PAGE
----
What do we do with Gableman?


The other day I was walking out of Memorial Library when I had the pleasure of recognizing Supreme Court Justice Michael Gableman. At least I believe it was him. He was sauntering along with a younger man – perhaps a clerk or a CFACT admirer. I had a strong temptation to shout out “CHILD MOLESTER,” to see how he would respond.

There’s a lot of confusion about what needs to be done with Gableman, a justice who found his spot on the court after running a campaign focused on his “support from law enforcement” as well as his opponent’s career as a public defender. Gableman found Louis Butler’s past defending people accused of crimes simply repulsive.

Since there haven’t been any recent updates on the ethics charges against him, Ed Garvey is suggesting that Gableman recuse himself from all cases involving criminal defendants. That would be a good preliminary step. Garvey suggests another good secondary step: publicly funding Supreme Court races. However, for that to be effective additional regulation of third party campaign ads, such as the ones run by WMC against Butler, would be necessary.

Moreover, the conclusion to any judicial reform in Wisconsin should be the termination of judicial elections, and more importantly, the termination of re-elections. Although the Cap Times is loathe to doubt the wisdom of the Wisconsin volk, it’s time they recognize that there are certain matters that are best not handled by the people.

The political system is dirty, and involves playing to any appeal possible to win votes, however, the judicial system is supposed to counter-act that. If judges owe their careers to elections they cannot be expected to be any fairer than politicians. Yes, politicians can appoint hacks to courts, but if the judge turns out to deviate from his expected ideology, the governor can simply say “I didn’t see that coming.” It doesn’t always work, which is why right wingers are so adament about appointing “conservative justices.” But it would work better than a system in which the judge is no different than the politician, in which he runs a campaign and makes promises, plays constituencies against each other and lies.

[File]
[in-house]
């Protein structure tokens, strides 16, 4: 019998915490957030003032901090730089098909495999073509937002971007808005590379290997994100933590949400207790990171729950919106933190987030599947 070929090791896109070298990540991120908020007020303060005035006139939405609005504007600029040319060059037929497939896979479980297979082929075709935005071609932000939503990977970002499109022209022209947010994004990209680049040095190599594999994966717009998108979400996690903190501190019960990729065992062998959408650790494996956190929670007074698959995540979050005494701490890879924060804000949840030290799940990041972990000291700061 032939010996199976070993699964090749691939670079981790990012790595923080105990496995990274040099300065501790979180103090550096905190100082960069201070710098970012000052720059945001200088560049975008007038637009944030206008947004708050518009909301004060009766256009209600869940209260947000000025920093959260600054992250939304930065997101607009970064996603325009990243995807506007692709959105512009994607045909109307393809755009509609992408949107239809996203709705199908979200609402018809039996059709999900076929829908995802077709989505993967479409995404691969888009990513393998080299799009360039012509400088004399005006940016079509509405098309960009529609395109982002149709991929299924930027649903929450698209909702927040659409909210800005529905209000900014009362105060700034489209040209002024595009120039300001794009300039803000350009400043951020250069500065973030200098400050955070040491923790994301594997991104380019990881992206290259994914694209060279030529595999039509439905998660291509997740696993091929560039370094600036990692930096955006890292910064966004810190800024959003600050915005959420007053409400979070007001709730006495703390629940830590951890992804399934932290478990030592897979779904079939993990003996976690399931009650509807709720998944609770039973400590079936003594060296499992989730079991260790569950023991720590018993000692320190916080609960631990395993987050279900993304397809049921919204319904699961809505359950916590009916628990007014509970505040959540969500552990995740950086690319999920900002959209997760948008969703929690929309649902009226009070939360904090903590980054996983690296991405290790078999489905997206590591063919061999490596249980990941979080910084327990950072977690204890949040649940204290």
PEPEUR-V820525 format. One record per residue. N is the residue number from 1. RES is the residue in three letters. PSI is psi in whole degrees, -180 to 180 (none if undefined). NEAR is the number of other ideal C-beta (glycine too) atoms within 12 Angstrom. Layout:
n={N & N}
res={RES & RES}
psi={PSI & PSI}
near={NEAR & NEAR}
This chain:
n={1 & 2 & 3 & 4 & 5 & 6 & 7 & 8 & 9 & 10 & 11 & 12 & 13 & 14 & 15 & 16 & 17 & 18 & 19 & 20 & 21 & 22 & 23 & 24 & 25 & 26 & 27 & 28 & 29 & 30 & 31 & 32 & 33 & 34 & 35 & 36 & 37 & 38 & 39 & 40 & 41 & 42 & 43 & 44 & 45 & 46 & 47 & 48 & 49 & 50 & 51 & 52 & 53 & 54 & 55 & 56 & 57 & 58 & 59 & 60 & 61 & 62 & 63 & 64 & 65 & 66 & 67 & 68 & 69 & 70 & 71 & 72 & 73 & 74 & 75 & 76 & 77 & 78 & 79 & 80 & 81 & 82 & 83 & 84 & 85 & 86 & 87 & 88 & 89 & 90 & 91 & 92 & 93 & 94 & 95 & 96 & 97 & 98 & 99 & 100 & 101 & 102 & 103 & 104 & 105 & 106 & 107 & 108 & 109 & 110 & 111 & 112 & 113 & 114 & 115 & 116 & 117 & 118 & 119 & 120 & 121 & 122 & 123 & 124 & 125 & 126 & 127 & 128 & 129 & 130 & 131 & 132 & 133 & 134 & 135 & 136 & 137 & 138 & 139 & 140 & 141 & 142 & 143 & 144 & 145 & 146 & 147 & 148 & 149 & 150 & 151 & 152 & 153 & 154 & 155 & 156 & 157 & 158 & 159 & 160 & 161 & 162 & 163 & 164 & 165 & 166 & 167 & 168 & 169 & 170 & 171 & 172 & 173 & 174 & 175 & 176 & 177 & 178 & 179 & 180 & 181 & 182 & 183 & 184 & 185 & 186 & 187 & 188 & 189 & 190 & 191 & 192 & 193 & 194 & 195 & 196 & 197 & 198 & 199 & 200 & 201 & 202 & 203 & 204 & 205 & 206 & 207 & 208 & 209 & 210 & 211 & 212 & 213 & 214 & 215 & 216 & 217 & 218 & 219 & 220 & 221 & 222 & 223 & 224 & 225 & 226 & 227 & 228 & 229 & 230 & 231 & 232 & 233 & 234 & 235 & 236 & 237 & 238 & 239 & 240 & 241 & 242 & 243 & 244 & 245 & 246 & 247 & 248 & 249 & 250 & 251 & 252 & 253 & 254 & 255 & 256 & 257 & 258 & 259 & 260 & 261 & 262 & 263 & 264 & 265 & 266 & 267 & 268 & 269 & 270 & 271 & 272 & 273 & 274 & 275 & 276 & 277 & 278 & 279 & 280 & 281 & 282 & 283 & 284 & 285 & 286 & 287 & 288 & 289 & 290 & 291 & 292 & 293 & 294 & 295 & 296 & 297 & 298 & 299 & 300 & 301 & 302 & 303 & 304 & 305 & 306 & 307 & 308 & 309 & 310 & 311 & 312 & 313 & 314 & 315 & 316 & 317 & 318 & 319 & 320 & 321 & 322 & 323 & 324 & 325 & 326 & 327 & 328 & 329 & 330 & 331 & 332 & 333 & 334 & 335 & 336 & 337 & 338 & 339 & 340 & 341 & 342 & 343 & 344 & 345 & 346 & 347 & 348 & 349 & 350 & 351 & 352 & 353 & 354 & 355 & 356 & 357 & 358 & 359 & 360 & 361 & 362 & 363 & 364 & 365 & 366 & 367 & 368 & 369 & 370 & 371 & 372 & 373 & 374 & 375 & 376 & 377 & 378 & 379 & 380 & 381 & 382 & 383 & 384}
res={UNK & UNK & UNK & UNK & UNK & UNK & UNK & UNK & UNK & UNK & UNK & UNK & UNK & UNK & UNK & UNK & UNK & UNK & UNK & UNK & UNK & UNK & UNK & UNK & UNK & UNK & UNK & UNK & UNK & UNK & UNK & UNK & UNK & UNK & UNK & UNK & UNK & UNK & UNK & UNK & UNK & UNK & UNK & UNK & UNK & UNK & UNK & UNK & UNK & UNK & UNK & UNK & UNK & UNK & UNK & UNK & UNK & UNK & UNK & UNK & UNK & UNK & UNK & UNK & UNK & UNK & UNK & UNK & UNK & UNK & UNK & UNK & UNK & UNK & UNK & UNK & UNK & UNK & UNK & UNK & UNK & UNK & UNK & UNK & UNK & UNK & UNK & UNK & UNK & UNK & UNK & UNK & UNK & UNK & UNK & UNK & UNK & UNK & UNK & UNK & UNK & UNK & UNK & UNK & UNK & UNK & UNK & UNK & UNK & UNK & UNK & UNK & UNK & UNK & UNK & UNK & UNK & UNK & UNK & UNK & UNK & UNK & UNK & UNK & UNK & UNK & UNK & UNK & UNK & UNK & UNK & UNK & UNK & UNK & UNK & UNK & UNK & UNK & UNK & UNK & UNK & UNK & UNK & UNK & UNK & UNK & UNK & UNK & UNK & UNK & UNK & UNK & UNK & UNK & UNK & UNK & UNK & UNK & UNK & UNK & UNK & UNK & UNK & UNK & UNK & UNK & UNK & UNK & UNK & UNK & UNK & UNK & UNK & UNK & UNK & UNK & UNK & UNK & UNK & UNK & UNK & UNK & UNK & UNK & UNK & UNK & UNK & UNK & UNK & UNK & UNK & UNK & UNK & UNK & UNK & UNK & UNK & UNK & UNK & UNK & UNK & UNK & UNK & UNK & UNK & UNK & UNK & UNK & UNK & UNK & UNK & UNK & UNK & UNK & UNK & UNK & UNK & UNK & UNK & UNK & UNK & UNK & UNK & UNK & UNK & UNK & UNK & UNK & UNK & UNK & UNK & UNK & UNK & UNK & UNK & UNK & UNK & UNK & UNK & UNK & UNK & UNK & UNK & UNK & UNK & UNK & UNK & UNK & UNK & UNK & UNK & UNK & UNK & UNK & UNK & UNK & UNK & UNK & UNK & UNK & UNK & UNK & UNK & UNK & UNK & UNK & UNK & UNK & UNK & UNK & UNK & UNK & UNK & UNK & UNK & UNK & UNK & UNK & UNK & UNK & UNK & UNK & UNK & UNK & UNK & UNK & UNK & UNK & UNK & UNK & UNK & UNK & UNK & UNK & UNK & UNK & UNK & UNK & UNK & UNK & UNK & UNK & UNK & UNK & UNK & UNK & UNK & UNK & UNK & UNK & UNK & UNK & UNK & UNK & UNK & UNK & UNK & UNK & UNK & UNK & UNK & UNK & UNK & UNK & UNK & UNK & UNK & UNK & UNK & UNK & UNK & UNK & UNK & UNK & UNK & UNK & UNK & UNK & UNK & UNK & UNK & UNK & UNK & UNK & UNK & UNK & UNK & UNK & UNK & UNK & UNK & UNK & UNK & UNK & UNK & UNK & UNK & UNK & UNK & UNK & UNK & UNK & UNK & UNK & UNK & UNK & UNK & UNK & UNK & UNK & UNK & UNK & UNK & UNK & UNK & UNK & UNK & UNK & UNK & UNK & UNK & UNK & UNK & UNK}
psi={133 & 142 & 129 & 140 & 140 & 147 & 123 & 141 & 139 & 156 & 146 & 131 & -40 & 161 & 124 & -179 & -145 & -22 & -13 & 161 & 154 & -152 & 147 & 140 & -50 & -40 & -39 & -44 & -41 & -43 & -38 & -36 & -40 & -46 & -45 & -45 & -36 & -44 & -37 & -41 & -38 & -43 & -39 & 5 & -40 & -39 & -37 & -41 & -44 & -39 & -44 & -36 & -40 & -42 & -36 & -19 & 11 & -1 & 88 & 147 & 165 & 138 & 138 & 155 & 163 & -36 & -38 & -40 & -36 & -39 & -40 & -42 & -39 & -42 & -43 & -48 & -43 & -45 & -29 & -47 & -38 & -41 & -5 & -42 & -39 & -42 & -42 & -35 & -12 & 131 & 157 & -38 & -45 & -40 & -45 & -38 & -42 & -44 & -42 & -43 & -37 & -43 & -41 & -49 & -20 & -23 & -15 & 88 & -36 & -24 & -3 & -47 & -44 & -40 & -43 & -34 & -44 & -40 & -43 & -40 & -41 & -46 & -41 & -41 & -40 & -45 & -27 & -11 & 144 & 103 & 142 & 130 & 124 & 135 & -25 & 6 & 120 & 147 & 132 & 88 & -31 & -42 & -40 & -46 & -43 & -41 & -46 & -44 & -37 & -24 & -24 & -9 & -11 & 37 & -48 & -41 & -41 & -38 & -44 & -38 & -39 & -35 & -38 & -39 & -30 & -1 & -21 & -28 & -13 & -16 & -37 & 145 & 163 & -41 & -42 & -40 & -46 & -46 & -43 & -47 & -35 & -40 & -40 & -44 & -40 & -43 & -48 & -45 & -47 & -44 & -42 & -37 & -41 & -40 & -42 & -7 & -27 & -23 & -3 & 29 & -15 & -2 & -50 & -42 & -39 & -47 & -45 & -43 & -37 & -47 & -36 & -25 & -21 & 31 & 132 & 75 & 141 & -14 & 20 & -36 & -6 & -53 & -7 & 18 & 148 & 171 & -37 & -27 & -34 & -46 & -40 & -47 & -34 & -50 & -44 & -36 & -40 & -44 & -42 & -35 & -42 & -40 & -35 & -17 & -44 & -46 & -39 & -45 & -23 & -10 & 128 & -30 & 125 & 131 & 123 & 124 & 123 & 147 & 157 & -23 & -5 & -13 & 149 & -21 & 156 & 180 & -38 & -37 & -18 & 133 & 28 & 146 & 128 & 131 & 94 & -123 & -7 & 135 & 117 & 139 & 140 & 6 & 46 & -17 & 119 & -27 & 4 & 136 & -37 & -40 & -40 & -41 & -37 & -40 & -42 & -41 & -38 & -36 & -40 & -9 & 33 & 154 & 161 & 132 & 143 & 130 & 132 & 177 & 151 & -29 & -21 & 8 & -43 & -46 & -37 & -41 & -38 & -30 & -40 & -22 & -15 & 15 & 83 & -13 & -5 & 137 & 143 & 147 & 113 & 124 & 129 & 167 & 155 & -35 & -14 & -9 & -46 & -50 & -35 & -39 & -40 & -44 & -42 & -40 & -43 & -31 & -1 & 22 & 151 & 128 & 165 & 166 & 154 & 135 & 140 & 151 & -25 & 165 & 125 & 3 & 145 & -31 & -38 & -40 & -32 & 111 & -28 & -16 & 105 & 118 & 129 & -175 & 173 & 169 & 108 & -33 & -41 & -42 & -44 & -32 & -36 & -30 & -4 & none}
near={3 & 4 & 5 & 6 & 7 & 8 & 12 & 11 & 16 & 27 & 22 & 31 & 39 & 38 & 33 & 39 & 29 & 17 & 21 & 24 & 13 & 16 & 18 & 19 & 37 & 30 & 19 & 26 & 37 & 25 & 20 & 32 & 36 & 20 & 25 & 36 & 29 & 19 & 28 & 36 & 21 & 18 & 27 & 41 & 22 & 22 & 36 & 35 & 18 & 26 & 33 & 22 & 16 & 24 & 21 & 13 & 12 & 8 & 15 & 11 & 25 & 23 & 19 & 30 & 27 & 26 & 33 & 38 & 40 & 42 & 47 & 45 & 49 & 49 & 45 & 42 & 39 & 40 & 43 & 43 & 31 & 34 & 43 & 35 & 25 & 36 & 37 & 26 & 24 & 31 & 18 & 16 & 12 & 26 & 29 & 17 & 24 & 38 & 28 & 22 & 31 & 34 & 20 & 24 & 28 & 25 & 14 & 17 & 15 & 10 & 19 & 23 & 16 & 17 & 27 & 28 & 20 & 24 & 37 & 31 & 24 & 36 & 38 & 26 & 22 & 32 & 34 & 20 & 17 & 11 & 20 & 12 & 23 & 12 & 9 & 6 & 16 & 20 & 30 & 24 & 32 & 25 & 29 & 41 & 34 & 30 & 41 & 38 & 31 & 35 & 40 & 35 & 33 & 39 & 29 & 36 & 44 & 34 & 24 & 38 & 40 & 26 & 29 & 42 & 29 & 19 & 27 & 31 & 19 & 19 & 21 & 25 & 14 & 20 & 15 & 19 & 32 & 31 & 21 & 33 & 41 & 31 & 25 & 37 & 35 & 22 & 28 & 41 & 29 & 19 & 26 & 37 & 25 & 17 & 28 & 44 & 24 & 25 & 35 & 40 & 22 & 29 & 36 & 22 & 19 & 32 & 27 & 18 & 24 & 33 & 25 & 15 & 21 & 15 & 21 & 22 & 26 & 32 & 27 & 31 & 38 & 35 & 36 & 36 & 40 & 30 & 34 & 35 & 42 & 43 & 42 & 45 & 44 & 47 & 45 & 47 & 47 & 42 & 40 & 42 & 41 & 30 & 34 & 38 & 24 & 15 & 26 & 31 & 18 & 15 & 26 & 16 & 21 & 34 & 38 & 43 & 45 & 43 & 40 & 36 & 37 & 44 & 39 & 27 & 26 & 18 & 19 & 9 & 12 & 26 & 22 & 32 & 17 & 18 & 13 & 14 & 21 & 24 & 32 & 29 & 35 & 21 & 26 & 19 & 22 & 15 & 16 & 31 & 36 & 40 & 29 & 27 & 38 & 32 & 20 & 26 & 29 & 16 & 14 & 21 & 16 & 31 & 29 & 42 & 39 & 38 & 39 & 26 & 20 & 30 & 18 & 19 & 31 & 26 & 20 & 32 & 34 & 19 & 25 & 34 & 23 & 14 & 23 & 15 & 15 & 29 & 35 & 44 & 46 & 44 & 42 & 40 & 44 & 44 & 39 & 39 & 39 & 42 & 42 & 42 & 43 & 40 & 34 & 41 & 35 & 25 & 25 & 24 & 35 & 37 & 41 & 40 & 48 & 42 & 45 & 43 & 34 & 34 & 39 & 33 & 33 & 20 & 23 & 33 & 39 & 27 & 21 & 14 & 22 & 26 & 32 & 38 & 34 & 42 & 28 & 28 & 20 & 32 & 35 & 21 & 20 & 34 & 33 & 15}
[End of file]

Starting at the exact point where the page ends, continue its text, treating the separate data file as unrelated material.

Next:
Palmer is right. Maybe we are too stupid.

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4 Responses to “What do we do with Gableman?”

  1. Ryan Says:

    Electing judges is totally ridiculous because voters are totally uninformed about the intricacies about jurisprudence. Yes states with evil governors will appoint terrible judges. But at least you can hold a governor accountable for appointing a terrible judge, you can’t hold voters accountable for being stupid (and buying into that ridiculous “activist judges” meme)

  2. illusory tenant Says:

    “there haven’t been any recent updates on the ethics charges against him …”

    Well, Gableman’s First-Amendment-crusading lawyer, Jim Bopp, managed to put the kibosh on some freedom of information action in Washington State.

  3. scribblescribblescribble.com/blog » Keeping in mind that I know nothing about politics… Says:

    […] gut feeling about the fact that Wisconsin elects its judges (?!), a feeling shared by my wife and father-in-law and I imagine many other people, is that it’s […]

  4. rbrtdowney Says:


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